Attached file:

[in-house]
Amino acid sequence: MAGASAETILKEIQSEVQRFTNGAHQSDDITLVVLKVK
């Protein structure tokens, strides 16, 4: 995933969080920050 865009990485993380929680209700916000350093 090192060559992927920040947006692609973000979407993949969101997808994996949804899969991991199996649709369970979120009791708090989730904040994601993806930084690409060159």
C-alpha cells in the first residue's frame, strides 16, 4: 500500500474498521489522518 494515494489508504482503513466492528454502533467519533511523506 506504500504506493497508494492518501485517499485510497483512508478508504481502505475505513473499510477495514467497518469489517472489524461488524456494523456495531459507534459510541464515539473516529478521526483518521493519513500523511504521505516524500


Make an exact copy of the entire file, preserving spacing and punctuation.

[in-house]
Amino acid sequence: MAGASAETILKEIQSEVQRFTNGAHQSDDITLVVLKVK
């Protein structure tokens, strides 16, 4: 995933969080920050 865009990485993380929680209700916000350093 090192060559992927920040947006692609973000979407993949969101997808994996949804899969991991199996649709369970979120009791708090989730904040994601993806930084690409060159």
C-alpha cells in the first residue's frame, strides 16, 4: 500500500474498521489522518 494515494489508504482503513466492528454502533467519533511523506 506504500504506493497508494492518501485517499485510497483512508478508504481502505475505513473499510477495514467497518469489517472489524461488524456494523456495531459507534459510541464515539473516529478521526483518521493519513500523511504521505516524500